Being Conscious in our Relationships with Young People

We are all parents of the next generation, even if we do not have children of our own. Conciously interacting with and supporting the positive traits that all children have (intelligence, compassion, confidence, curiosity, enthusiasm, and internal motivation, to name a few) is a rewarding way to approach our relationships with children.

There are a variety of ways of thinking about children and our relationships with them. While we are in the process of assembling a useful guide to resources and thinking in this area, we suggest these resources as excellent places to start exploring empowering ideas:

Hand in Hand Parenting
See their free, online articles on a wide range of topics in English or Spanish.

The Center for Nonviolent Communication
The Center for Nonviolent Communication promotes mindful communication and has a specific project intended to support parents in their relationships with children.

Attachment Parenting International

Strengthening our relationships with young people by providing attention and support to their needs, feelings, thinking, and creativity is one of the most enjoyable ways we can invest in a better life for everyone.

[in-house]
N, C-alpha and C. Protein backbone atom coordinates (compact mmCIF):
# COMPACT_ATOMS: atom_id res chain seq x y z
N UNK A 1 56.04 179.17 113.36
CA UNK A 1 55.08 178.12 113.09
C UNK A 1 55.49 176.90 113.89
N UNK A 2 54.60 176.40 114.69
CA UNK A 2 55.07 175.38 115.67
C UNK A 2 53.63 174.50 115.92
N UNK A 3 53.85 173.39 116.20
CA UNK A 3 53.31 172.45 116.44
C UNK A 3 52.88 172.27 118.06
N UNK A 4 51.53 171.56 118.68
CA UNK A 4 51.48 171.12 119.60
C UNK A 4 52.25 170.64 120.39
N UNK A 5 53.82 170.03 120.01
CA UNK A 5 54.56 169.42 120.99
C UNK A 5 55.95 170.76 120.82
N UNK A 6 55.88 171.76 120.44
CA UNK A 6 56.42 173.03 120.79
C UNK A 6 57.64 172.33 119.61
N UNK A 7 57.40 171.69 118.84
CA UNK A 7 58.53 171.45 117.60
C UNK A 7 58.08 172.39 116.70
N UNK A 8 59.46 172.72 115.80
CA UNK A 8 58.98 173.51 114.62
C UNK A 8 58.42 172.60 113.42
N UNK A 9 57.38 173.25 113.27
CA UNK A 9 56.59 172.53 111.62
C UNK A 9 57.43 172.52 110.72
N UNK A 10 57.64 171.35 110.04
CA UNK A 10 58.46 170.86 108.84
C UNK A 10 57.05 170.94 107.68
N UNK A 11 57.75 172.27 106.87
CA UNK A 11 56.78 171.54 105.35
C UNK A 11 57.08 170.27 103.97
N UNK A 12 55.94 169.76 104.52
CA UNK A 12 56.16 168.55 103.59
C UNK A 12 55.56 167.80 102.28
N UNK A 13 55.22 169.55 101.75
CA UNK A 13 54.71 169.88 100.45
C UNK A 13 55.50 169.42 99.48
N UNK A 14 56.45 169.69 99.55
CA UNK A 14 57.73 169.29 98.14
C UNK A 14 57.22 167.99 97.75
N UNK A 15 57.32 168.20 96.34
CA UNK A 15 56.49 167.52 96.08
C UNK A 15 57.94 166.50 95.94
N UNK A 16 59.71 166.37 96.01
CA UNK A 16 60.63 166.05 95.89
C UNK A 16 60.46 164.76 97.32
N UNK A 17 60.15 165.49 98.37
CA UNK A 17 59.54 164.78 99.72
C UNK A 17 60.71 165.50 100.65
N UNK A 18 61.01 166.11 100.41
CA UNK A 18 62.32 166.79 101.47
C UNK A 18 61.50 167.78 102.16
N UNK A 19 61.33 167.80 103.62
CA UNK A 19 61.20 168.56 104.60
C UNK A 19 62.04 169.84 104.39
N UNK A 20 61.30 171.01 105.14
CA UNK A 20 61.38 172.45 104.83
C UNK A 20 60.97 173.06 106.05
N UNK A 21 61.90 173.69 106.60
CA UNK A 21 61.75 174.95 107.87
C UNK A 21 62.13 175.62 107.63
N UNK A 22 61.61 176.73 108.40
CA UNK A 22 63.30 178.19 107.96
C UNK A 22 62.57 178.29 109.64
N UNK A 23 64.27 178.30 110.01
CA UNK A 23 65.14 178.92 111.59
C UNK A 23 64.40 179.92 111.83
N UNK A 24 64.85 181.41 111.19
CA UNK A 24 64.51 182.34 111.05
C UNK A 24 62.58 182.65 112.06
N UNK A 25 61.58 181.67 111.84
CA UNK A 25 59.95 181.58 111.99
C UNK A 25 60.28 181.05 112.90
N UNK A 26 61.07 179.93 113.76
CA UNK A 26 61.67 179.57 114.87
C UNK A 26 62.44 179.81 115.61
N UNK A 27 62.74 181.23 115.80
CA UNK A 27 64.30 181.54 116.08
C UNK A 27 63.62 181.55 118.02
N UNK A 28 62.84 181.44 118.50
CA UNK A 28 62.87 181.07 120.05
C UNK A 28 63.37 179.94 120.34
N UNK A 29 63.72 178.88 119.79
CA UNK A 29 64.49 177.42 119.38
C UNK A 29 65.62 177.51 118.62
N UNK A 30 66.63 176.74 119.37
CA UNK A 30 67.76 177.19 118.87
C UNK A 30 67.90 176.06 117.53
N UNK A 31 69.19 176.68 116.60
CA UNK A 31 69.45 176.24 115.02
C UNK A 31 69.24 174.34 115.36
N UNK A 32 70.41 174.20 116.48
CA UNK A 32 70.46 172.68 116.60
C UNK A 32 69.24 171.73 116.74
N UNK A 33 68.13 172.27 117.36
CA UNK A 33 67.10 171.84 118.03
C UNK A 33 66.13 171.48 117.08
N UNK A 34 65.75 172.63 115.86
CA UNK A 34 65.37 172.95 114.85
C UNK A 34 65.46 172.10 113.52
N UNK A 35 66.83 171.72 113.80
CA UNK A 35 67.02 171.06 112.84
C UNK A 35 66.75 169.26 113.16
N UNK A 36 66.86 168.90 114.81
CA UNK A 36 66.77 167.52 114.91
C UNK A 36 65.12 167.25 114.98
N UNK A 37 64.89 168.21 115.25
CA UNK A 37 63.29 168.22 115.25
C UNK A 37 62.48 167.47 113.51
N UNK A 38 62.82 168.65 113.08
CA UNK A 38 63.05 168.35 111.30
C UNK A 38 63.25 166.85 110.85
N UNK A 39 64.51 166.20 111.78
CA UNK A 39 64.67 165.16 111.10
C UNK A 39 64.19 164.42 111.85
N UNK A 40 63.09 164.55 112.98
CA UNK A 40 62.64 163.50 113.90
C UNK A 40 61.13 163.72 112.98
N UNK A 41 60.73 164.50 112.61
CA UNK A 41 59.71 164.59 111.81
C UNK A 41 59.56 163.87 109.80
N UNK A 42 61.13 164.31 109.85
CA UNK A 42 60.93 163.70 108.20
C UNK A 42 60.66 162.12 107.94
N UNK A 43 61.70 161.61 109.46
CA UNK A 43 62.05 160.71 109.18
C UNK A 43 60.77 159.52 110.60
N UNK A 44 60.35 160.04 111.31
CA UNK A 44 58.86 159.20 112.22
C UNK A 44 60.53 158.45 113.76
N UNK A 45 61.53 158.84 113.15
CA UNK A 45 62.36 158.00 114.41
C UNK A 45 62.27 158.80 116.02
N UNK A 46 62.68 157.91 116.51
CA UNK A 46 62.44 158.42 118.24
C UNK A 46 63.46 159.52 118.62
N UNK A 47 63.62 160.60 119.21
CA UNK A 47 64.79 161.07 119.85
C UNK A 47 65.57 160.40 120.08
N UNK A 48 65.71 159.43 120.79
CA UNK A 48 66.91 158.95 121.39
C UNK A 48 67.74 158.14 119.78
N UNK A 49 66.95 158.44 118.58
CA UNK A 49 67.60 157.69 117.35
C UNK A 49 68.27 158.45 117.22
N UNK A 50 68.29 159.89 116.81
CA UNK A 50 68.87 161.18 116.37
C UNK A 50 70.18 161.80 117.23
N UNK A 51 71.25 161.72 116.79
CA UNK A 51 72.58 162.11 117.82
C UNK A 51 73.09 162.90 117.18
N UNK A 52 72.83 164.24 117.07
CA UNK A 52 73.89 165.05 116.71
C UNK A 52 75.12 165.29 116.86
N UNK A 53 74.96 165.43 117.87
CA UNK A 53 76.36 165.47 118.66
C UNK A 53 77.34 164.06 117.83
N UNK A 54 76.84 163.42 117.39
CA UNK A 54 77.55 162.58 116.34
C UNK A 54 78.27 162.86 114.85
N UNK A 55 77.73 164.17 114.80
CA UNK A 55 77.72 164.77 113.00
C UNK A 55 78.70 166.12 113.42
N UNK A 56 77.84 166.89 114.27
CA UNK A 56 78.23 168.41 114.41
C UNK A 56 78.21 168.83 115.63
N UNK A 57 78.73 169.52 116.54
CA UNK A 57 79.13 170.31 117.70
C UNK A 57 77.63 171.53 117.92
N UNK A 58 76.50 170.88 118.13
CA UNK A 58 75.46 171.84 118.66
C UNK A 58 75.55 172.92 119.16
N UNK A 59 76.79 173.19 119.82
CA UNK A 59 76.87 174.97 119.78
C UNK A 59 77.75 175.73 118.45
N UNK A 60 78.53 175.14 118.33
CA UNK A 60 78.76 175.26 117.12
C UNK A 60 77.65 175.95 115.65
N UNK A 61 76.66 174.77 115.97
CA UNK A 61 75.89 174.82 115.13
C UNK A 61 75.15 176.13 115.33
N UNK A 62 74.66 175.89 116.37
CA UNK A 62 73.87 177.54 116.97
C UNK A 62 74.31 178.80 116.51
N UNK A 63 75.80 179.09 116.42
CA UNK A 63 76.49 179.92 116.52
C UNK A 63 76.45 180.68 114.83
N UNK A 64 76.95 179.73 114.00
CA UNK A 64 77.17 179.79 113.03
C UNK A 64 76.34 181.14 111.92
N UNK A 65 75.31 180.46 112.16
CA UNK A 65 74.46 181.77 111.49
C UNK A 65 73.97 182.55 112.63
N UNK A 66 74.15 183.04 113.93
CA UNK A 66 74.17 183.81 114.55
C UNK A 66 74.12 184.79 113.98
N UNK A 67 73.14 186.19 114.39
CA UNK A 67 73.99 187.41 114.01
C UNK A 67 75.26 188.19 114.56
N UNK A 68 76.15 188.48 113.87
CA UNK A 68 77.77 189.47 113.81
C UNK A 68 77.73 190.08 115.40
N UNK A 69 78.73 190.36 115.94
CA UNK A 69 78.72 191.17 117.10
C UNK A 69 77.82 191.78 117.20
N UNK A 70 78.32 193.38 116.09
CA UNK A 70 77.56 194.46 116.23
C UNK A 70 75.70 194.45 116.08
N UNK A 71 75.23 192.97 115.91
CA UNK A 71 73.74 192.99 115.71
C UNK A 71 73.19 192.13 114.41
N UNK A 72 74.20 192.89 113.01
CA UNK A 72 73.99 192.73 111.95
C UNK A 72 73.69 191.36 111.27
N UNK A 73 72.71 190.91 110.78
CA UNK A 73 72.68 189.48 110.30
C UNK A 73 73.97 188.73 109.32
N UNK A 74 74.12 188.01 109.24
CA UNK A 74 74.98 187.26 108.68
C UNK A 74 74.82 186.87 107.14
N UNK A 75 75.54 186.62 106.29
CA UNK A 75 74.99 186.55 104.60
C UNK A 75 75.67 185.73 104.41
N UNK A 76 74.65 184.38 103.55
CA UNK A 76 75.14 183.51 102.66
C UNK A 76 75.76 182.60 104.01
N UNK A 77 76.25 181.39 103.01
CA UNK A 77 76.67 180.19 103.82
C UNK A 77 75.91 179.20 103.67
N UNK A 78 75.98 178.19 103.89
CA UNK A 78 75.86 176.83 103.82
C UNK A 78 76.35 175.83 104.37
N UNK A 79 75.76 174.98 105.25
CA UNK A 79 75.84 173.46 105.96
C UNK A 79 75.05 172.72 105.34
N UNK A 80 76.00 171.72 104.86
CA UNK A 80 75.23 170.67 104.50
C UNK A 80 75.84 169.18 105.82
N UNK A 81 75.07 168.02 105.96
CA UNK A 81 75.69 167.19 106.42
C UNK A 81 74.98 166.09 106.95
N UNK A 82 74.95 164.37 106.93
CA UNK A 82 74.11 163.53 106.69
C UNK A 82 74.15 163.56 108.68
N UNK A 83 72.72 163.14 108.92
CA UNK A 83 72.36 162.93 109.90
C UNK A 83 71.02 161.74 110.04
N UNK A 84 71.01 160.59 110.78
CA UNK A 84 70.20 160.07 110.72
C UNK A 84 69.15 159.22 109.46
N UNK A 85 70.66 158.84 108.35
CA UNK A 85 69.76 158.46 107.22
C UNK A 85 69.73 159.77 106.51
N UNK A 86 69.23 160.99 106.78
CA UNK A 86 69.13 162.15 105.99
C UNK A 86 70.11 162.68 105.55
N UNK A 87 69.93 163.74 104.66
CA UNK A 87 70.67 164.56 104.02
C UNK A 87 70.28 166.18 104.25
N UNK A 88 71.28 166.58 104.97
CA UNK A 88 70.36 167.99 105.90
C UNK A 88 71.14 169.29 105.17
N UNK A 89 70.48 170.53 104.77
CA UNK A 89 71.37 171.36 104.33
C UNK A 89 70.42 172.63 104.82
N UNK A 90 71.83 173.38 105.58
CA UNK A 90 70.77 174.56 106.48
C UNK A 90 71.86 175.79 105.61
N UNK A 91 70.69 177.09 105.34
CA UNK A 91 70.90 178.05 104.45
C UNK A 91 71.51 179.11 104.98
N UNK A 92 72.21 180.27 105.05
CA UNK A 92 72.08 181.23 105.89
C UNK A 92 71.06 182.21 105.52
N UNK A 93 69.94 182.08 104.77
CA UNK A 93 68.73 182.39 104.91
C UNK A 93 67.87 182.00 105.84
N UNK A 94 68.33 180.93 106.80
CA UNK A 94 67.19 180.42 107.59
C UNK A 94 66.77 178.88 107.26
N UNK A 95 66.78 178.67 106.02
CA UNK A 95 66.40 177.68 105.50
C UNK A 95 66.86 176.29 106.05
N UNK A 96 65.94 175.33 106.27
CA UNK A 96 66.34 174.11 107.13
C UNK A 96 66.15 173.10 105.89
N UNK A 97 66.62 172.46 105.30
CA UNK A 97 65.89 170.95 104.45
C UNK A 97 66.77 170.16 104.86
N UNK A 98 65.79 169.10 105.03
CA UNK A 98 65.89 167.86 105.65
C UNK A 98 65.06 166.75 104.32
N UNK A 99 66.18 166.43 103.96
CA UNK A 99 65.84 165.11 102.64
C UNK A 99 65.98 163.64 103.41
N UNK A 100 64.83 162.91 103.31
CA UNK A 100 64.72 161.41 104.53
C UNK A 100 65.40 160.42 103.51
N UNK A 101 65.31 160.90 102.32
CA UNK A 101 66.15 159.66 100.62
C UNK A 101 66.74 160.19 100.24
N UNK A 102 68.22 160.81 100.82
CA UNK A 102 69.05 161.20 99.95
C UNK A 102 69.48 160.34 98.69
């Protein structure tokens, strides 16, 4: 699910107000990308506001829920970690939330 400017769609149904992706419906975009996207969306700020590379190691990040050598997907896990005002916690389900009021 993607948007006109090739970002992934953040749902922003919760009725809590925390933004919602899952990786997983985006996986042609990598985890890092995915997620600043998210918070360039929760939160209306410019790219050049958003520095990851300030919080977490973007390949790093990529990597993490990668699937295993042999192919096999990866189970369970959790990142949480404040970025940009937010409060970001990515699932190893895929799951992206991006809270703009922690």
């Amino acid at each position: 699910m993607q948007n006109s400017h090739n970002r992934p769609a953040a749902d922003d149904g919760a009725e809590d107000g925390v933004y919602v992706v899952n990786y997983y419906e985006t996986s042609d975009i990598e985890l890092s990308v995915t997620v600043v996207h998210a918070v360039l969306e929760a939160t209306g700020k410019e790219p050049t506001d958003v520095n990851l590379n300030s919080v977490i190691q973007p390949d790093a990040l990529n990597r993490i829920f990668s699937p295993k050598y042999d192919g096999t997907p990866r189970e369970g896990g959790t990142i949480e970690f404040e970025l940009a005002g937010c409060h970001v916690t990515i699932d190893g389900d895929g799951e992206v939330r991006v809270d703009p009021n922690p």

Workshop

We also offer several workshops designed to help adults reclaim the joy of interacting with children in a way that is also a positive experience for the children, facilitated by Ryan McAllister. You can contact him to arrange for a workshop for a group you are involved in. Payment is not required, and an optional donation helps NotJustSkin to continue to provide services. Here is a description of the most general workshop:

Relating Joyfully with Children

In this interactive workshop, we aim toward the goal of relating with children in ways that are joyful, present, mindful, respectful, and supportive of both our own and children's needs.

Through discussion and exercises, we'll work together on actively engaging in healthy, nonviolent relationships with young people, including: being a good ally for children (our own or others'), identifying needs, being in touch with our needs, playfulness using tools for support, recruiting resources, being a good ally for parents, and handling tantrums and other "uncomfortable" parenting experiences. We welcome all adults who would like to relate joyfully with children, including parents, grandparents, teachers, and other caregivers.

Published Monday, December 14, 2009 - 17:51; Last updated Wednesday, May 26, 2010 - 08:08